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Pawel Brodzinski on Software Project Management

WIP Limits by Conversation

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The biggest challenge when applying Kanban on portfolio level is how to introduce WIP limits. Kanban without limiting work in progress will always be shallow. In fact, many would argue (me included) that it is not Kanban at all.

The problem is that typical methods we use to limit work in progress on a portfolio level simply don’t work. Well, of course you can try to limit the number of concurrent projects, but if you’re like a vast majority of companies your projects will vary in their size very, very much. I find 1:200 difference in size between the smallest and the biggest project run by an organization pretty common.

If we wanted to translate this to work we do on a team level we would be talking about having tasks that we finish in anything between half a day and half a year.

It means that you could substitute one of your big ongoing projects with a dozen concurrent small ones and that’s still fine. Except that using a number of projects as a WIP limit doesn’t seem like a good idea anymore.

Limiting work in progress in such an environment has to be contextual. One has to take into consideration size and length of projects, dependencies between them, etc. A different WIP limits will be applicable when portfolio is dominated by medium-to-big endeavors and different will make sense when you’re coping mainly with small projects. In short, to say anything more about sensible WIP limits we have to know the context.

If we discuss the current context, everything that is happening right now, estimated effort needed to complete the new project, available and required capabilities and any other potential projects we can likely say whether we should or should not start the project. This is basically the core of idea called WIP limits by conversation (I credit Klaus Leopold who I learn the term from). With each new project in a backlog we discuss to say whether it fits the implicit WIP limits or not.

It may sound like it’s a lot of work but it isn’t. The most difficult discussions will be around relatively big projects but then, you don’t start such projects every other week, do you? Discussions about small projects may be more frequent but they will be way easier to decide on too. And they won’t be happening so very often either.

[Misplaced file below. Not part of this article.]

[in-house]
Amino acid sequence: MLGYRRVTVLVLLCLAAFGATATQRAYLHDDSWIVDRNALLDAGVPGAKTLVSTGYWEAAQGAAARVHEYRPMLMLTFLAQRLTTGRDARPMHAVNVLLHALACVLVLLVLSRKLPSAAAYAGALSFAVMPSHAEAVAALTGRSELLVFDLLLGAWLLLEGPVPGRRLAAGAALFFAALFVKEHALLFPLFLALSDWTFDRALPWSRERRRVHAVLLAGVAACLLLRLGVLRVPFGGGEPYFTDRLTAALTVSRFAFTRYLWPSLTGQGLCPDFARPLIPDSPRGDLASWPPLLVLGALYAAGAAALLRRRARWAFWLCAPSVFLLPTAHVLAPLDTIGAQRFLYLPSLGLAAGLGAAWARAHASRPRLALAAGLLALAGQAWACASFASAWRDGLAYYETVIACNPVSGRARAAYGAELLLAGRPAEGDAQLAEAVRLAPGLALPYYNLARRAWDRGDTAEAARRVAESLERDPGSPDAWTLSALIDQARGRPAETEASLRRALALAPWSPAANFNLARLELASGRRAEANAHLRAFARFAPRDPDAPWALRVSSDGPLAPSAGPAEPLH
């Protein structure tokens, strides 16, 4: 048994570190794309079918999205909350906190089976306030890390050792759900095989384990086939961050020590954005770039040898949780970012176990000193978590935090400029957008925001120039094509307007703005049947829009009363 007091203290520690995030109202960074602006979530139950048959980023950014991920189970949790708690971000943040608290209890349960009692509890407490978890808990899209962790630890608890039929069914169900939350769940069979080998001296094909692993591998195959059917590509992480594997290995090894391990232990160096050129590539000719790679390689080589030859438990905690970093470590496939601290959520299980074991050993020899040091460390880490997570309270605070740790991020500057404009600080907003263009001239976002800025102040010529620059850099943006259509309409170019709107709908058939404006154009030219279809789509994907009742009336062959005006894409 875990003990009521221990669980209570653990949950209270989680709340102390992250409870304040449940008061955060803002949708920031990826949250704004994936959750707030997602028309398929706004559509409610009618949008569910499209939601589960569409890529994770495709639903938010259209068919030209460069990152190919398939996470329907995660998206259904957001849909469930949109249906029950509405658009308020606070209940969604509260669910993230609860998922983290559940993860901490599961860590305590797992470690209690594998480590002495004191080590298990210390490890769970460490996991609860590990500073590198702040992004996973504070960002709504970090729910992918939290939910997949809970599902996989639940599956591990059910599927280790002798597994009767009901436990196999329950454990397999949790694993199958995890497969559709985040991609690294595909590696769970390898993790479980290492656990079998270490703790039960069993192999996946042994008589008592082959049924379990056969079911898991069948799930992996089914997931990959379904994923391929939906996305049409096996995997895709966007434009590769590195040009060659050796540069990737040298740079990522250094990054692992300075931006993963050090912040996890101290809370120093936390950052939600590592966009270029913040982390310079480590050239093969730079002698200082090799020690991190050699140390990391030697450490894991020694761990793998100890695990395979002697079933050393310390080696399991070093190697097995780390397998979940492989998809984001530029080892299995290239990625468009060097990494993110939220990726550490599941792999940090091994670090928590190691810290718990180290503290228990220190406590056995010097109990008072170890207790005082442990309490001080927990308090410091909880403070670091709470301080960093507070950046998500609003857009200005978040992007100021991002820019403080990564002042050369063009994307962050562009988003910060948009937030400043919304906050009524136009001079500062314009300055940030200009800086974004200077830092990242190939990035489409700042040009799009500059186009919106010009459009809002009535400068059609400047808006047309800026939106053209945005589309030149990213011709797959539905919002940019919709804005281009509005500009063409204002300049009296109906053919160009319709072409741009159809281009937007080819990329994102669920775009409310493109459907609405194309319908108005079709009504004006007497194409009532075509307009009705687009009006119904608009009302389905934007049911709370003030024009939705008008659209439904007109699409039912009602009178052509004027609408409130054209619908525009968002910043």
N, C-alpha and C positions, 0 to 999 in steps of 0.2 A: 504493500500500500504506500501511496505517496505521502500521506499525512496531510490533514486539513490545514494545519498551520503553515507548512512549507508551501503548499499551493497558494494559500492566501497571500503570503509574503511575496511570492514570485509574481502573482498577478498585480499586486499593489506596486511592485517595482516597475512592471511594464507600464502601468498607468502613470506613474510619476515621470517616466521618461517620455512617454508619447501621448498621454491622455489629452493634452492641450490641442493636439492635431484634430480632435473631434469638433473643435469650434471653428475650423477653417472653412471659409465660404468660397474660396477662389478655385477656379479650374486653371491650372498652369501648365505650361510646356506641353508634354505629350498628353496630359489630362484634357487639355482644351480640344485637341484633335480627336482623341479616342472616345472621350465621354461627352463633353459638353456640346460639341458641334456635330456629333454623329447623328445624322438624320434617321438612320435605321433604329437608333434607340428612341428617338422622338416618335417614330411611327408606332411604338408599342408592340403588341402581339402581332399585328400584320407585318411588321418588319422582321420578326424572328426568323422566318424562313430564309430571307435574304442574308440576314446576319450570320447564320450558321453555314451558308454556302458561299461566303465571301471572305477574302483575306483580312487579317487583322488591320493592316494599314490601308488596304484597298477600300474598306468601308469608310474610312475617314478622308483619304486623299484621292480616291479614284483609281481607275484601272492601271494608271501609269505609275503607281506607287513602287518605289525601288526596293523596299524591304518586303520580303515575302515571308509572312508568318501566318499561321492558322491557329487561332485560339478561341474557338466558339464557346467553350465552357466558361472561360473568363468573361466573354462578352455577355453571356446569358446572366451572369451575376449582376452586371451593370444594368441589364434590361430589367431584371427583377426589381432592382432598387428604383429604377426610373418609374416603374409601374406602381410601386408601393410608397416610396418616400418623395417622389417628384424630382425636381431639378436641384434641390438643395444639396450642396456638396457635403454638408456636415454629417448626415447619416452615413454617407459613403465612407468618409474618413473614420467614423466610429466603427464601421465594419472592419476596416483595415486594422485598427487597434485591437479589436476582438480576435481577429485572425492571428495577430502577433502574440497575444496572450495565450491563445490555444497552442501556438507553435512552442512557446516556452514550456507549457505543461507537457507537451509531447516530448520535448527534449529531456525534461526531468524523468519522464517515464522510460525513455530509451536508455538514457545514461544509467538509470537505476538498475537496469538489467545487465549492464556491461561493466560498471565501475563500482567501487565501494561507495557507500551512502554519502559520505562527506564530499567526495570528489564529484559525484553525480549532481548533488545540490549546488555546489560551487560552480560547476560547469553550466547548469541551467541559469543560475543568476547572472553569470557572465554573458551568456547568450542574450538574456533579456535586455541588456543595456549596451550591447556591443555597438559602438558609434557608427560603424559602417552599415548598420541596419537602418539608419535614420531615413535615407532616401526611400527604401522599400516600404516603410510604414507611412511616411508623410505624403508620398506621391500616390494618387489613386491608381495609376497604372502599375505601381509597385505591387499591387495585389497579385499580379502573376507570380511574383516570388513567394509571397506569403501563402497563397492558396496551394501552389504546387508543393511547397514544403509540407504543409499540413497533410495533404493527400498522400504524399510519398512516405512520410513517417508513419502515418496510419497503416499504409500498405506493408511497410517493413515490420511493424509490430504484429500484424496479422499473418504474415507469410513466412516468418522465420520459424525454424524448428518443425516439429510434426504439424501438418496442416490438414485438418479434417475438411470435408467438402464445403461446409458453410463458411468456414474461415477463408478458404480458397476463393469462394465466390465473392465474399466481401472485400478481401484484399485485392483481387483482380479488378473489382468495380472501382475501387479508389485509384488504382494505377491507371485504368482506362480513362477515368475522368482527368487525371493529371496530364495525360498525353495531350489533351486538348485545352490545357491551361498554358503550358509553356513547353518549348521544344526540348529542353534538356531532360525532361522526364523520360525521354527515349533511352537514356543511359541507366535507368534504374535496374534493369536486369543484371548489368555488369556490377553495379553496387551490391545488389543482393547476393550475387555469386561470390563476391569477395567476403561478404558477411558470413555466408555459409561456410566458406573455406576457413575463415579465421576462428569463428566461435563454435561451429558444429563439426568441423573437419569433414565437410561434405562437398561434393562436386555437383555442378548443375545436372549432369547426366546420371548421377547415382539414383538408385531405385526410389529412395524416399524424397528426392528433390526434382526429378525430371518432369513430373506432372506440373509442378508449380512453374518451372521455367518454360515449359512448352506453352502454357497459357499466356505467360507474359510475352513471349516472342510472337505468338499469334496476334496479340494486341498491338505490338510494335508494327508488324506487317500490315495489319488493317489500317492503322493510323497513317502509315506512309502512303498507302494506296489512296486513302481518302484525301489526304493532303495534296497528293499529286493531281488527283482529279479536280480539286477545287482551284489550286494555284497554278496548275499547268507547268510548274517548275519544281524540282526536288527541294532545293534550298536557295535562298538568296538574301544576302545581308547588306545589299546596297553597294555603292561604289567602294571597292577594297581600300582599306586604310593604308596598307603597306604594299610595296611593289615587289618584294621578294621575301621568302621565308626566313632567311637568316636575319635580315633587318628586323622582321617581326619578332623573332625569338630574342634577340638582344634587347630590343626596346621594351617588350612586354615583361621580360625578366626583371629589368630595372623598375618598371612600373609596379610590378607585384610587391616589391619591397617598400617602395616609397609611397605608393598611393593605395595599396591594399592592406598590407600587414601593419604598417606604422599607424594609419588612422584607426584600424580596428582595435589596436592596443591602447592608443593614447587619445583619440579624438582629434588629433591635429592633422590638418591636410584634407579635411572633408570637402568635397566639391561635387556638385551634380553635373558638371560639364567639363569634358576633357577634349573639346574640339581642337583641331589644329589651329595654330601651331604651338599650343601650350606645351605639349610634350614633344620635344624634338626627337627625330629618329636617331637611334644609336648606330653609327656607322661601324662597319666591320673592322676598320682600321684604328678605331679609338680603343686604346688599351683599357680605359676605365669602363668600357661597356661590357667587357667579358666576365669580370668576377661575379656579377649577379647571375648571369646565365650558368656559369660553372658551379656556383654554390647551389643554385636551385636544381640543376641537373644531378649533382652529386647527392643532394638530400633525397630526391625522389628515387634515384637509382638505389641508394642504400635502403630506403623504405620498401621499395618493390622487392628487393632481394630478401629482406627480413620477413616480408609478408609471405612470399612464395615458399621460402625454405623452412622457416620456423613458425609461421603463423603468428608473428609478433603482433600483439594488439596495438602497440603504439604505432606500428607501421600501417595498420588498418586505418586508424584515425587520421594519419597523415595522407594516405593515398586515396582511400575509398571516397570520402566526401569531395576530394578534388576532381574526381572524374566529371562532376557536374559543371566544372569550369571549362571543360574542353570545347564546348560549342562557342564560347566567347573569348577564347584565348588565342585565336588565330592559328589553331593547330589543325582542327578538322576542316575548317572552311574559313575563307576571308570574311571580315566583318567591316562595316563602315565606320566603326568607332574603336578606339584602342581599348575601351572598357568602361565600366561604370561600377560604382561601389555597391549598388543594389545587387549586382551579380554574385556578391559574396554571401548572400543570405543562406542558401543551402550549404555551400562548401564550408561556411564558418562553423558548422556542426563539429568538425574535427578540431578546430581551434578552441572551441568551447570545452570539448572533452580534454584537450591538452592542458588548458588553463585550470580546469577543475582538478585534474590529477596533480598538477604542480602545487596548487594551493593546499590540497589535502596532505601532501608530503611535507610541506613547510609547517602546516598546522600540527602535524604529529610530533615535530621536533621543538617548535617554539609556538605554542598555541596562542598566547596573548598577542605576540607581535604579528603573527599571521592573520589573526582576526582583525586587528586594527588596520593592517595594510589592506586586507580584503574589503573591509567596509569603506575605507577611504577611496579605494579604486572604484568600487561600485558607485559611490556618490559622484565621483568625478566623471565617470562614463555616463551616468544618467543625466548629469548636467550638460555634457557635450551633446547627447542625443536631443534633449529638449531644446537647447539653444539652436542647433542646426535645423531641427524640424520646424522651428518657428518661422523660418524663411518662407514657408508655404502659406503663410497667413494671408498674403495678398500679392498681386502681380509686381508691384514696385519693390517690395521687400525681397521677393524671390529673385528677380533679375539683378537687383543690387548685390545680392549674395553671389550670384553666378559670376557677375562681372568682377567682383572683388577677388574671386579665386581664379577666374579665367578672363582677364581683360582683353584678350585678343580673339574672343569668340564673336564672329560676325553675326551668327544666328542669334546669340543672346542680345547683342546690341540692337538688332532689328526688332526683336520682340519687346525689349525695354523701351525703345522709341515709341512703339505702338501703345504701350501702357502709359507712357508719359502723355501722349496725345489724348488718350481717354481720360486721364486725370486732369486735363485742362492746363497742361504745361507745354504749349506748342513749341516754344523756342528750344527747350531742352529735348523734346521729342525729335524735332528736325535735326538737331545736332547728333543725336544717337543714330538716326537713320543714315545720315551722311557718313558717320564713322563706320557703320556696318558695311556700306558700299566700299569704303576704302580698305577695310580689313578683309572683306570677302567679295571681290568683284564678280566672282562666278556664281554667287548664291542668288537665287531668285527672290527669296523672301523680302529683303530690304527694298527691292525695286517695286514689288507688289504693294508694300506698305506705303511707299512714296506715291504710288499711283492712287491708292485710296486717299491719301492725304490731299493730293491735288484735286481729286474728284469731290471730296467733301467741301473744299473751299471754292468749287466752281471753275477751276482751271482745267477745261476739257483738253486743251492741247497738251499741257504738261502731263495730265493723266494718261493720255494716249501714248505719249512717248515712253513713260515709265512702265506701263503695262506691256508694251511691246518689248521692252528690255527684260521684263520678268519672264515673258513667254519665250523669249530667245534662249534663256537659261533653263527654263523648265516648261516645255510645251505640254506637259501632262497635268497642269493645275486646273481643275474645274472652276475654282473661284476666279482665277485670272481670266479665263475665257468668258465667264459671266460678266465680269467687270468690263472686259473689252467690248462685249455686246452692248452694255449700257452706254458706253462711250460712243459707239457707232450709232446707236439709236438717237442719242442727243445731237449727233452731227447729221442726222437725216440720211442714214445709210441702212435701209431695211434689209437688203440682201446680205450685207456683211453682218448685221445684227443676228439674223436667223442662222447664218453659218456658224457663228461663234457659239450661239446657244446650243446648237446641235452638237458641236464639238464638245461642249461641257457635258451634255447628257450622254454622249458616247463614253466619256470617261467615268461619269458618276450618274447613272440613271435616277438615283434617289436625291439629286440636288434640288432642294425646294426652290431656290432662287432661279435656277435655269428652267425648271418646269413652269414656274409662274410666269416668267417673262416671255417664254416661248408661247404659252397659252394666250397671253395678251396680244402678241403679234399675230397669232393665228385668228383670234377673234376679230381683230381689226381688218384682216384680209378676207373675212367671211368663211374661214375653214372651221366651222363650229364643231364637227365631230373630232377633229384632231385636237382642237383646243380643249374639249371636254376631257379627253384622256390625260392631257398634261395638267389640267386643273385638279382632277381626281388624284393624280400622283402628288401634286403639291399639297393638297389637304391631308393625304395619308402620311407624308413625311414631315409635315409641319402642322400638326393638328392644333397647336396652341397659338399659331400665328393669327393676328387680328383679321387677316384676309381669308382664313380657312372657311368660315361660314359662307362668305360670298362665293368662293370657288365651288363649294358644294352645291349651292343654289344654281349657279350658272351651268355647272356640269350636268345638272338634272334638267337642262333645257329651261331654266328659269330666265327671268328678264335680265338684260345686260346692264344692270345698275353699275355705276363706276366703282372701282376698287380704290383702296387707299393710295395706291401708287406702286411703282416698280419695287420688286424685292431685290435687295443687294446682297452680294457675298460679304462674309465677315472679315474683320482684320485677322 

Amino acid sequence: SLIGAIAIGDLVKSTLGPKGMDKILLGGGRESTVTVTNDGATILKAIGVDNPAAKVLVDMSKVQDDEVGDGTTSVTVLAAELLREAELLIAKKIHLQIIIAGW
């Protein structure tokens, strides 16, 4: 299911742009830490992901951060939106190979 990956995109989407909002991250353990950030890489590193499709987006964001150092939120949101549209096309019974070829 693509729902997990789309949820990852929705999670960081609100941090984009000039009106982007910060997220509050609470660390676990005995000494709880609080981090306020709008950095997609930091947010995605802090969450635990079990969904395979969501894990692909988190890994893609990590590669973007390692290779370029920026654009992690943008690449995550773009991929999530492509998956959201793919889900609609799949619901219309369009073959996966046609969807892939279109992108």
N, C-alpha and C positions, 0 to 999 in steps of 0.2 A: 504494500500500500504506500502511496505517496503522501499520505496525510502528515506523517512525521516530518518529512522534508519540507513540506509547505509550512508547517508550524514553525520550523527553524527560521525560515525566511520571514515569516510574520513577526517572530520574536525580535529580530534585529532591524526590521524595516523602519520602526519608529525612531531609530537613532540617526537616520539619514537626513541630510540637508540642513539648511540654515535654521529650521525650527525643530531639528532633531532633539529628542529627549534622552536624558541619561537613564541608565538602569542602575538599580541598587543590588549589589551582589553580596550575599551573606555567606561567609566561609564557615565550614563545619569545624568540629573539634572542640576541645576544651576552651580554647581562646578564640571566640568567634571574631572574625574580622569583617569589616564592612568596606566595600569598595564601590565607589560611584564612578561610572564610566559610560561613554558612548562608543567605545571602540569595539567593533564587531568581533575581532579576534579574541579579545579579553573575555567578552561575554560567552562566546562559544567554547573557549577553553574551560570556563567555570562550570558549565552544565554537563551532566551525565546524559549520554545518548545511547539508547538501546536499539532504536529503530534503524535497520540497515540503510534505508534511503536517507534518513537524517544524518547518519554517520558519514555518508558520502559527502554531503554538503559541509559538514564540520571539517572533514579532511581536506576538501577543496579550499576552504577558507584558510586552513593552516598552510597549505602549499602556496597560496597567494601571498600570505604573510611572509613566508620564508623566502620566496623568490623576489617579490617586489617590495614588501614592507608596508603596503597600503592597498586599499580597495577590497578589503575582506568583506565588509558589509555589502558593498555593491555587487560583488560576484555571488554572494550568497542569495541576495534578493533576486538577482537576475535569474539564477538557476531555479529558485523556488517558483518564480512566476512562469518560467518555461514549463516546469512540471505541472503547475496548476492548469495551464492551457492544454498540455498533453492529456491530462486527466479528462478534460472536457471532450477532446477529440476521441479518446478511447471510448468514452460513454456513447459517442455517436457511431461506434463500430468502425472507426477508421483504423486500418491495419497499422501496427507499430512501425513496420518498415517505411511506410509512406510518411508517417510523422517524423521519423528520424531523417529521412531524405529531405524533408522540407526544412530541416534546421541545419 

A tool that is very handy to support WIP limits by conversation is good visualization. Unless everyone involved has a general idea which teams work on what, what capabilities free teams can offer, what are other commitments, etc. the discussion will be basing on gut feelings. And a gut feel of most CEOs is that the company will cope with every single project… somehow. This is how you end up having 30 people involved in 100+ projects. Not the most effective way of working, right?

I am perfectly aware that the approach seems to be vague, but the general rule is that the more variable the work is the less explicit WIP limits can be.

WIP limits by conversation may also seem fragile. If there is a person who pushes more and more projects into the system lack of explicit rules for limiting work in progress may seem like a weakness. Not necessarily so. Usually visualization is enough to show risks attached to a project that doesn’t fit available capabilities. After all, no wants to start a project that is doomed for failure and will hurt the organization’s reputation.

Of course the conclusion of discussion may be that not starting the project is not an option because of, e.g. relationship with the customer, but then you simply start talking about costs. What other work won’t be done or will be delayed, etc. A format of conversation proves to be very useful on such occasions.

One nice side effect of introducing WIP limits by conversation is that you are encouraged to talk about thing like expected value, cost of delay, estimated effort and probabilities of all of these numbers for all the projects that you start. It usually helps to refrain from projects that don’t make much sense but unless you’d started asking such questions no one would have been aware of the fact.

Another gain is slack time generated on a team level. If you care about not overloading the teams, occasionally they won’t have an ongoing project. This is perfect moment to all sorts of improvement work as well as learning or helping other teams.

My experience is that, despite its vague nature, limiting WIP by conversation works surprisingly well. After all, I don’t know many people that want to make their teams miserable and hurt their organization on purpose.

in: kanban

2 comments… add one

  • Kresimir Musa March 25, 2013, 3:33 pm

    Great article Pawel!
    So, this way you’re actually not imposing a true wip limit but rather creating an explicit policy around pulling projects from pipeline, right?

  • Pawel Brodzinski March 26, 2013, 2:00 am

    @Kresimir – Sort of. I mean, I haven’t found a reasonable way to impose explicit WIP limits in such a case, so they are implicit and a bit vague. I think your remark on making it a policy is spot on. There are of course cases where the whole conversation boils down to “Can you do it?” “Sure!” but the important thing is the conversation happens. This way you mitigate the risk of having teams feeling that they’ve been enforced to start the projects so chances that there will be strong commitment are significantly better.

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